The quiz show contestants stand in a semicircle. They look tense. The host is center stage, wearing black and an unveiled expression of contempt.
"You did marginally better than the first round," Anne Robinson chides the players. "Let me remind you, slow coaches and ditherers have no place on the team. It's time to vote off the weakest link."
And they do, forcing one of the humiliated band to shuffle away, a camera in their face and Robinson's tart words echoing as their TV epitaph: "You are the weakest link. Goodbye!"
Ouch. But that's entertainment, at least in Britain where Weakest Link is a smash hit. Now NBC is giving Americans their own version of the show that retains its prickly host, a London journalist turned TV star.
The network has lagged in matching competitors ABC (Who Wants to be a Millionaire) and CBS (Survivor) in the development of alternative shows, but it's betting big on Weakest Link.
It needs to. While returning series like The West Wing and Law & Order have performed strongly for NBC, newcomers such as Titans and First Years wobbled and crashed.
Also in the picture is a possible summer walkout by Hollywood writers and actors. That would put pressure on NBC and other networks to develop reality and quiz shows such as Weakest Link to fill in for missing sitcoms and dramas this fall.
The quiz show debuting at 8 p.m. EDT Monday could deliver for NBC, one analyst said.
"I think it has a shot," said Paul Schulman of the media-buying firm Schulman/Advanswers. "Outside Fox's Boston Public, nothing else is in the 8-9 p.m. hour. It has a shot to at least be a marginal hit."
He added, however, that NBC hasn't had a show that worked on Monday since Fresh Prince of Bel-Air.
Weakest Link is getting a splashy, triple-pump launch after weeks of heavy promotion. Its Monday debut will be followed by additional episodes at 9:30 p.m. EDT Tuesday and 10 p.m. EDT Wednesday.
Patterned closely on the British version but with heftier cash prizes, it's a kind of stagebound Survivor: Players work with and against each other in pursuit of up to $1 million, winner take all.
Answering questions individually, contestants can collectively amass up to $125,000 each round. The group votes out one player at the end of a round, ultimately leaving two people in the fray.
The questions in the British version (a preview of the U.S. show was unavailable) are standard quiz-show stuff. "If each side of an Egyptian pyramid is 220 meters long, how far would you walk if you went around it?" (880 meters) or "In the animal kingdom, which 'j' is the largest South American cat?" (the jaguar) were among the queries posed to British players.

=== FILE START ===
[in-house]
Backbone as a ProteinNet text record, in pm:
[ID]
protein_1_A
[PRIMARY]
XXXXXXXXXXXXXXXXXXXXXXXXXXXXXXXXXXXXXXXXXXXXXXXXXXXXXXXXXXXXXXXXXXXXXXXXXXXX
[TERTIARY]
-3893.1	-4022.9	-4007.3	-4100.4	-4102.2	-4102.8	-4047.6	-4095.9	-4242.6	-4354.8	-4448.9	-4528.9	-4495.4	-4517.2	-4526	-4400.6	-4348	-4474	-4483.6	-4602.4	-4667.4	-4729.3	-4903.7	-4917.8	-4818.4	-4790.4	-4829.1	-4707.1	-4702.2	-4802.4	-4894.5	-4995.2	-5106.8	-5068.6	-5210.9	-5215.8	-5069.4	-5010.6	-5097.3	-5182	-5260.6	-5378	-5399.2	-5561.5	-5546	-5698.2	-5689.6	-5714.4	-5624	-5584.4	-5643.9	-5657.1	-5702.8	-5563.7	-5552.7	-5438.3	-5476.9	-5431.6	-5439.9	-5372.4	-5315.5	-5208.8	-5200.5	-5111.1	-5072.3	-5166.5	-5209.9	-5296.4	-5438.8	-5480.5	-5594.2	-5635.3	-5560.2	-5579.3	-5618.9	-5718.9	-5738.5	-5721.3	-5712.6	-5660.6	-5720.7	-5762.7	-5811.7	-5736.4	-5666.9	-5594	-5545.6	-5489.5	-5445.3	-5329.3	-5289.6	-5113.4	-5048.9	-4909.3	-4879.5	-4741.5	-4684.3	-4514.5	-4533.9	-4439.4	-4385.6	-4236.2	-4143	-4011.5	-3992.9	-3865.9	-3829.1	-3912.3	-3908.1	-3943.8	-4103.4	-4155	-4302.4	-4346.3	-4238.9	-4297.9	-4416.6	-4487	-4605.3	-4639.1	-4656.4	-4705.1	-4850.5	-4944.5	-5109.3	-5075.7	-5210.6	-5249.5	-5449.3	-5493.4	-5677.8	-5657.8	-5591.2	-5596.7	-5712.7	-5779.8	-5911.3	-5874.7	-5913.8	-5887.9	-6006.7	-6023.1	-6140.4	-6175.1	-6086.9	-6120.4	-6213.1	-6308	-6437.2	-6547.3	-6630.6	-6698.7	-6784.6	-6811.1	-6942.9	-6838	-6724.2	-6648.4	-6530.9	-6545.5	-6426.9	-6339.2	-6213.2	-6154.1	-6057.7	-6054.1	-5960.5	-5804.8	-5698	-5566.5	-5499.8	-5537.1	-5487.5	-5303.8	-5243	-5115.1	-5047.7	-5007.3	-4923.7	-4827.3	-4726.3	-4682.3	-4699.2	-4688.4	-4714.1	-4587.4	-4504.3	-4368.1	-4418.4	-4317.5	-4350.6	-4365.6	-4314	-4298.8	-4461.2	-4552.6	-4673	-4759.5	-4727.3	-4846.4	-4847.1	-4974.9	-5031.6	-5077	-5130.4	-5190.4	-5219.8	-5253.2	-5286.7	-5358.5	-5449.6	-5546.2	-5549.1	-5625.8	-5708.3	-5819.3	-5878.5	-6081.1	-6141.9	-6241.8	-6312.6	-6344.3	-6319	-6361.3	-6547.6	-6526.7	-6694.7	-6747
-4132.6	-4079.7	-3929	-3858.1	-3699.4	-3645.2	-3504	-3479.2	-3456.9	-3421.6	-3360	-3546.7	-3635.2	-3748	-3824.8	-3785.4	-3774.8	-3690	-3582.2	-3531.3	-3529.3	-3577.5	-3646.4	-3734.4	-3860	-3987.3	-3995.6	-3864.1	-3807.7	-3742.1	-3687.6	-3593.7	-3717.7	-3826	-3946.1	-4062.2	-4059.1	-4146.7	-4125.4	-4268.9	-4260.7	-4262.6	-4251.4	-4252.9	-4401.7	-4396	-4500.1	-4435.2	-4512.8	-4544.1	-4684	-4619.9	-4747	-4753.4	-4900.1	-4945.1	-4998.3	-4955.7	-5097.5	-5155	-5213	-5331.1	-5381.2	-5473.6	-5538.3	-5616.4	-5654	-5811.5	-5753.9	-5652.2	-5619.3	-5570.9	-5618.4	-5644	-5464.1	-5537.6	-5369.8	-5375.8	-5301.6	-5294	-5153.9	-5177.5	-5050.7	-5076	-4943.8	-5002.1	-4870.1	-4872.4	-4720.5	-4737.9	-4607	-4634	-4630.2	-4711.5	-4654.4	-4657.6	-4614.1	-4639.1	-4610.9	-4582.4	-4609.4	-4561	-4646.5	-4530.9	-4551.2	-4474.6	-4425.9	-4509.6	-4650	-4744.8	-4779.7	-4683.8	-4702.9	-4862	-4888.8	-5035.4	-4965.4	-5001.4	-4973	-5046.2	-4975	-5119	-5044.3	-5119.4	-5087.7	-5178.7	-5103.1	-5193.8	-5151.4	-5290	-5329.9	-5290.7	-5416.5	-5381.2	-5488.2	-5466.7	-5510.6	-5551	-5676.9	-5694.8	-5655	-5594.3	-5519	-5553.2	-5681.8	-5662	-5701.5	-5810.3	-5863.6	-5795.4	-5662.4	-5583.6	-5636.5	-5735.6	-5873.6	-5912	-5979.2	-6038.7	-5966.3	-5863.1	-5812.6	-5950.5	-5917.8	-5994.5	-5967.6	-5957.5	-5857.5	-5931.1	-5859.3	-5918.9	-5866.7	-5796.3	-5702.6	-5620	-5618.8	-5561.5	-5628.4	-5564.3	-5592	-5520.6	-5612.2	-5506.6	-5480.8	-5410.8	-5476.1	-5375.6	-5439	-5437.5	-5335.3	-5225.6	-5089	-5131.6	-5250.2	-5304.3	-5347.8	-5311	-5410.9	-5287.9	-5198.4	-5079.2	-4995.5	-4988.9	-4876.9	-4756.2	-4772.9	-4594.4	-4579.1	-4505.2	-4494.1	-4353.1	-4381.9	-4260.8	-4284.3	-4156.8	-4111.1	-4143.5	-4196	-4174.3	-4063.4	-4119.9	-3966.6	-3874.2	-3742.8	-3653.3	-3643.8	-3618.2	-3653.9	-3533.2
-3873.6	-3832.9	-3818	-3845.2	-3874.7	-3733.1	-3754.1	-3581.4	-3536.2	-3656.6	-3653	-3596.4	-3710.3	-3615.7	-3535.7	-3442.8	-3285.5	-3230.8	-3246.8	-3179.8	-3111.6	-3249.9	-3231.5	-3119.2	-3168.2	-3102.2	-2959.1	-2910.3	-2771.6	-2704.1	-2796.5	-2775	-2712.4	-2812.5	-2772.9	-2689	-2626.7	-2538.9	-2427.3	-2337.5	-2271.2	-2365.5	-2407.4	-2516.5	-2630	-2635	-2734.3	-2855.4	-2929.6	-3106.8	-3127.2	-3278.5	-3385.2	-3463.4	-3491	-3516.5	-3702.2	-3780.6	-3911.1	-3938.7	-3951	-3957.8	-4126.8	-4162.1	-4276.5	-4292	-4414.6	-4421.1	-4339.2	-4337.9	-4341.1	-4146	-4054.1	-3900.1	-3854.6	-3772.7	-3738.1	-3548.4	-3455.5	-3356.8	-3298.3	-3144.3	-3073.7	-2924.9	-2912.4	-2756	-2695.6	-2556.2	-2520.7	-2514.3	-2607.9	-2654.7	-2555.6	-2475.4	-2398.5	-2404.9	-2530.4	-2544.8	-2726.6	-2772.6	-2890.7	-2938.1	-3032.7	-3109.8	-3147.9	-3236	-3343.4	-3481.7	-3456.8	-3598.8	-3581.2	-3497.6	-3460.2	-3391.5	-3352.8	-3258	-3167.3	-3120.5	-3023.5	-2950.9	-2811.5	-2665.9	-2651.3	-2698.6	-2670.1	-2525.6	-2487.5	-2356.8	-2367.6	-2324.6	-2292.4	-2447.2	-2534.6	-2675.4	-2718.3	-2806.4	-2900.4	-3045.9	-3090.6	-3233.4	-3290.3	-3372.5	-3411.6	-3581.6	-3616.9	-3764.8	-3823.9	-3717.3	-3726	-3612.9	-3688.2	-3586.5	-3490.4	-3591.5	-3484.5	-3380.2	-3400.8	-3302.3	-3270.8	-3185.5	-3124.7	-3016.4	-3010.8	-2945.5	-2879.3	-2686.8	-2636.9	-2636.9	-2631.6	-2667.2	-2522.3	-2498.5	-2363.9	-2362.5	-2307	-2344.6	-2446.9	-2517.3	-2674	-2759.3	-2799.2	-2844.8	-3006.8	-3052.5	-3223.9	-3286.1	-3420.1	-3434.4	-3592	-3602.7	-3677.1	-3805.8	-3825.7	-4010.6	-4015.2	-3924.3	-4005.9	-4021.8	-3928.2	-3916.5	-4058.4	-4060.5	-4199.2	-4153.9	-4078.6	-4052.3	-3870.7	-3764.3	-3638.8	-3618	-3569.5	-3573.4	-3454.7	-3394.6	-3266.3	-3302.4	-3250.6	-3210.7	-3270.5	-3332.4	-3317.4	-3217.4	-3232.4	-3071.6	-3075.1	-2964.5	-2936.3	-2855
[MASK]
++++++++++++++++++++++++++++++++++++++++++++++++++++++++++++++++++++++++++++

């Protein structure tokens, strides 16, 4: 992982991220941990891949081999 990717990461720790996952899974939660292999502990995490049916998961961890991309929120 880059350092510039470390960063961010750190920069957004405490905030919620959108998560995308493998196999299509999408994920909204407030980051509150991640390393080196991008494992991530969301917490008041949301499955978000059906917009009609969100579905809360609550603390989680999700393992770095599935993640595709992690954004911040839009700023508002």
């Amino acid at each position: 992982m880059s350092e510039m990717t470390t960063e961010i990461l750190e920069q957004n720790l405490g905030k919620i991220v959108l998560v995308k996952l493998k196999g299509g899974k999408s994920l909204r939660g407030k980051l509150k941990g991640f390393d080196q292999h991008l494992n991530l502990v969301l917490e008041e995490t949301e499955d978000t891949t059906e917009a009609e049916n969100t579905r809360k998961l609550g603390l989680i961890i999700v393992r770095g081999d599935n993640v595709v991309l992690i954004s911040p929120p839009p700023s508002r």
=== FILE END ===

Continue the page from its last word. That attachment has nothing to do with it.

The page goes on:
But it's style, not substance, that sets Weakest Link apart. Like a one-woman hit squad, Robinson peppers the contestants with rapid-fire questions and high-caliber insults.
After one player flubbed a science question, Robinson politely asked his profession. He was a teacher, the man offered.
"You're actually a coordinator for science in the school," she replied, taking aim.
"I certainly am," he said.
"Are you sure about that?" Robinson curtly replied. Fire!
Draped in black designer garb that gives her the air of a chic Western gunslinger, her mouth pursed hard, Robinson breaks the mold of the blandly inoffensive TV personality.
Could bubbly Regis Philbin ever be so cold? Or courtly Alex Trebek?
That's their problem, suggests Robinson, 56, who argues she is the one taking the high ground.
"Quiz show contestants are really very feisty and very sure of themselves and it just would have been inappropriate and patronizing to treat them any other way," Robinson said in an interview.
In her career on TV and as a journalist (she's currently a columnist for The Times of London), Robinson says she's avoided patronizing people or talking to them "as if their dog had just died."
As applied to Weakest Link, it's an approach she believes makes for good television. "It's feisty, it's fast, it's dramatic. It's a bit like a car crash, but you look anyway."
It certainly has more pep than Who Wants to be a Millionaire, Robinson notes. "Mind you, it wouldn't be difficult to have more energy than what's-his-face," she says of its host.
With an "oops" expression, she reminds herself to be a bit more discreet. But Robinson — who has a winning off-camera smile — just can't stop. She goes on to recall the dismal interviews she conducted as a radio host with the likes of Mel Gibson (he fell asleep) and Meg Ryan (she was on autopilot).
"Michael Jackson turned up two hours late," she continues. "John Malkovich came on and there were so many silences people rang up to see if their set had gone bad."
Those experiences made her vow to keep things interesting when the ball was in her court. Robinson believes U.S. viewers will understand that Weakest Link is a form of performance art, not cruelty.
"There is a sense of the absurd about it. And me winking at the end — it's a conspiracy."
If the prime-time Weakest Link catches fire, NBC may launch a syndicated daytime version. But the host under consideration may be too polite to equal Robinson: It's Survivor schemer Richard Hatch.